font-size: 64px;
}

.view {
width: 100vw;
height: 100vh;
position: absolute;
top: 0;
box-sizing: border-box;
padding: 100px;
text-align: center;
background: white;
}
.view .group {
display: flex;
flex-direction: row;
align-items: center;
justify-content: center;
}
.view .group .item {
color: white;
font-size: 56px;
width: 20vw;
height: 20vw;
margin: 20px;
line-height: 20vw;
vertical-align: middle;
text-align: center;
background: #292929;
}

.watchGroup {
background-color: #fff;
height: 250px;
width: 250px;
border-radius: 50%;
}
.watchGroup::before {
content: " ";
width: 20px;
height: 20px;
position: absolute;
background-color: #161C2E;
border-radius: 50%;
top: 50%;
left: 50%;
transform: translate(-50%, -50%);
}
.watchGroup span {
height: 80px;
display: block;
position: absolute;
width: 7px;
background-color: #222;
transform-origin: 50% 100%;
bottom: 50%;
left: calc(50% - 4.5px);
transition: all 500ms ease-in-out;
}
.watchGroup span.hours {
width: 8px;
height: 60px;
left: calc(50% - 6px);
}
.watchGroup span.seconds {
width: 5px;
left: calc(50% - 2.5px);
height: 85px;
transition: all 0ms;
}
.watchGroup span.current {
width: 0px;
left: 37.5%;
}

.select {
position: absolute;
top: 30px;
left: 40vw;
right: 40vw;
margin: 0 auto;
text-align: center;
z-index: 100;
}

@keyframes ClockToWatch {
from {
transform: translateX(0);
}
to {
transform: translateX(-100vw);
}
}
@keyframes WatchToClock {
from {
transform: translateX(0);
}
to {
transform: translateX(100vw);
}
}

And now, the JavaScript:

We’ll start by creating a ProType instance:

const P = new ProType()

And we’ll create the clock Group:

class Clock extends P.Group {

changeHandler(state) {
this.h.innerHTML = this.state.hour
this.m.innerHTML = this.state.min
this.s.innerHTML = this.state.sec
}
setTime() {
function paddingZeros(n) {
return n < 10 ? "0" + n : n
}
const now = new Date()
const h = paddingZeros(now.getHours())
const m = paddingZeros(now.getMinutes())
const s = paddingZeros(now.getSeconds())
super.setState({
hour: h,
min: m,
sec: s
}, this.changeHandler.bind(this))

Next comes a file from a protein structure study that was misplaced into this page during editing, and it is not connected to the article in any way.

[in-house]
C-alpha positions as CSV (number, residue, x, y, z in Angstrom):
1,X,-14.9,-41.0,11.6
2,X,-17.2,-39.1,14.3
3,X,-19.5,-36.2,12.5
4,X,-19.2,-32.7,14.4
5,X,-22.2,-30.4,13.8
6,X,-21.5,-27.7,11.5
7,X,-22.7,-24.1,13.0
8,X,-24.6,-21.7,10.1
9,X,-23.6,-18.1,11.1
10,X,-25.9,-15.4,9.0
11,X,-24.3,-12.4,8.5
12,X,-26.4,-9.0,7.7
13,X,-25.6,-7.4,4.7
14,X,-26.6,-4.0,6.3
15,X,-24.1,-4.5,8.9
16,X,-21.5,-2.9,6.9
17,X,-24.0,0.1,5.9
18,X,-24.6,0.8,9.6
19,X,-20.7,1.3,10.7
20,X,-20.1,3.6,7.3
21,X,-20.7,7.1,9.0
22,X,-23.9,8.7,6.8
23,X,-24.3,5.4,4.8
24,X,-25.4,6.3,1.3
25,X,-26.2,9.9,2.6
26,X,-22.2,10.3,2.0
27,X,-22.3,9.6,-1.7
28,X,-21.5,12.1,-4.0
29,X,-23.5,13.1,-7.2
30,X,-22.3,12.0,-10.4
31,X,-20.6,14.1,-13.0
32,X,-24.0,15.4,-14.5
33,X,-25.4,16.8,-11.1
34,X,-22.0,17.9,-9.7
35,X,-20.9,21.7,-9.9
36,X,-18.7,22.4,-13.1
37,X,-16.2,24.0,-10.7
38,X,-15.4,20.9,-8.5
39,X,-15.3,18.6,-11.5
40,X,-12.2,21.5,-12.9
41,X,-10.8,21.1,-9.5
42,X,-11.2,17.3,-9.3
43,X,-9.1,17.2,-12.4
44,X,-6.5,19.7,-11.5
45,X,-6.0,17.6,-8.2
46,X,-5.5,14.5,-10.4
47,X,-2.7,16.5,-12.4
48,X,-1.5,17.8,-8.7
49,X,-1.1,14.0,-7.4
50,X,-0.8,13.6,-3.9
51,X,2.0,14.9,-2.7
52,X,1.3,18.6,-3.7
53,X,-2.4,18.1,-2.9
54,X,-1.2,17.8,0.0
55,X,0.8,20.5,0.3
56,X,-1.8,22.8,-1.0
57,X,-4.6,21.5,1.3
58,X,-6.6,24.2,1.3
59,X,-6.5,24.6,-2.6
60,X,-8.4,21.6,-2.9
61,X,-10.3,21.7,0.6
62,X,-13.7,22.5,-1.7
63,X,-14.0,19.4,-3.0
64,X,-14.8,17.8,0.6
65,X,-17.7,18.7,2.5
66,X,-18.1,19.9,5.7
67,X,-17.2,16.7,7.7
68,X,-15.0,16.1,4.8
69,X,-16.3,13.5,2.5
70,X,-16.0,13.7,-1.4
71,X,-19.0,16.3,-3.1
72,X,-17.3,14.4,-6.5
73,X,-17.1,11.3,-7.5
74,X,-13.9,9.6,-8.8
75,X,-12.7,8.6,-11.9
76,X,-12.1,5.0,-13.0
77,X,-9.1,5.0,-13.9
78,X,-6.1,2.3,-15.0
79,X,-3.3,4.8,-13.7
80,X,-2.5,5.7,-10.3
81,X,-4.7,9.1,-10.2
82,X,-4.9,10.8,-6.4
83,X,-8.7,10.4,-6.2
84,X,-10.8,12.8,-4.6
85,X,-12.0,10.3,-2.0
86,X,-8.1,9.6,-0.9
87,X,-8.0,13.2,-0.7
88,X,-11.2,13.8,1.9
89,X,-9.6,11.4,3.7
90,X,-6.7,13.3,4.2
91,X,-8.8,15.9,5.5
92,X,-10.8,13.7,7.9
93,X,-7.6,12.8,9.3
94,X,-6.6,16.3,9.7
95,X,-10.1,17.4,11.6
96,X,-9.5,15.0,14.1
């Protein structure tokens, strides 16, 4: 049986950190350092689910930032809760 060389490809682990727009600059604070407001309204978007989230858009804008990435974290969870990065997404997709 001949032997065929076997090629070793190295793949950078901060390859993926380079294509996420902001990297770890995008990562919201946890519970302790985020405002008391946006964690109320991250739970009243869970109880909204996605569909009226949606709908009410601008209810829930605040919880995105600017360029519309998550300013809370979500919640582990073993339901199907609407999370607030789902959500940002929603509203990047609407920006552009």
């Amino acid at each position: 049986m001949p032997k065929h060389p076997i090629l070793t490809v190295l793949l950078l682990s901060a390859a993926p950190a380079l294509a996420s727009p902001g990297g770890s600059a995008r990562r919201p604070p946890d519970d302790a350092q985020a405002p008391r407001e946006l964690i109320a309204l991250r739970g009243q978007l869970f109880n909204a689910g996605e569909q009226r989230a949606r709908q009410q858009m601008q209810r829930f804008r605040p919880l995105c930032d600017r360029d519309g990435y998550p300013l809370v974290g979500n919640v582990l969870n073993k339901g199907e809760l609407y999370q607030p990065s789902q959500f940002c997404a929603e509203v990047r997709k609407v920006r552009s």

}
init() {
this.state = {}
this.h = this.group.querySelector(".h")
this.m = this.group.querySelector(".m")
this.s = this.group.querySelector(".s")
this.i = setInterval(this.setTime.bind(this), 1000 / 30)
}
}

Now, we can create the clock View, and mount the Group:

class ClockView extends P.ViewController {
willShow() {
this.g = this.mountGroup(this.view.querySelector(".group"), Clock)
}
willDisappear() {
clearInterval(this.g.i)
}
}

After, we’ll create the watch Group:

class Watch extends P.Group {
changeHandler() {
this.s.style.transform = `rotateZ(${this.state.sec}deg)`
this.m.style.transform = `rotateZ(${this.state.min}deg)`
this.h.style.transform = `rotateZ(${this.state.hour}deg)`
}
setTime() {
function paddingZeros(n) {
return n < 10 ? "0" + n : n
}
const now = new Date()
const h = paddingZeros(now.getHours())
const m = paddingZeros(now.getMinutes())
const s = paddingZeros(now.getSeconds())
super.setState({
hour: (h / 12) * 360,
min: (m / 60) * 360,
sec: (s / 60) * 360
}, this.changeHandler.bind(this))
}
init() {
this.state = {}
this.s = this.group.querySelector(".seconds")
this.m = this.group.querySelector(".minutes")
this.h = this.group.querySelector(".hours")
this.i = setInterval(this.setTime.bind(this), 1000 / 30)
}
}

And we can create our View:

class WatchView extends P.ViewController {
willShow() {
this.g = this.mountGroup(this.view.querySelector(".watchGroup"), Watch)
}
willDisappear() {
clearInterval(this.g.i)
}
}

After we created all these class, we can tell ProType to mount them:

P.autoMount(ClockView, WatchView)
P.set("clock")

To finish, we’ll just add to the <select> tag an event listener so we can switch between Views:

document.querySelector(".select").addEventListener("change", e => {
const index = e.target.selectedIndex
if (index == 1) {
P.performTransition(e.target.options[index].value, {
animation: "ClockToWatch",
duration: "500ms"
})
} else {
P.performTransition(e.target.options[index].value, {
animation: "WatchToClock",
duration: "500ms"
})
}
})

Pretty easy right? I know that for a beginner, it might seems really hard, and that I could have chosen a better example to illustrate my point, but I think that even a beginner can understand that managing each element individually reduces the probability of having a bug.

Arthur Guiot

Written by

I’m a developper, and sometimes a mathematician, I love technology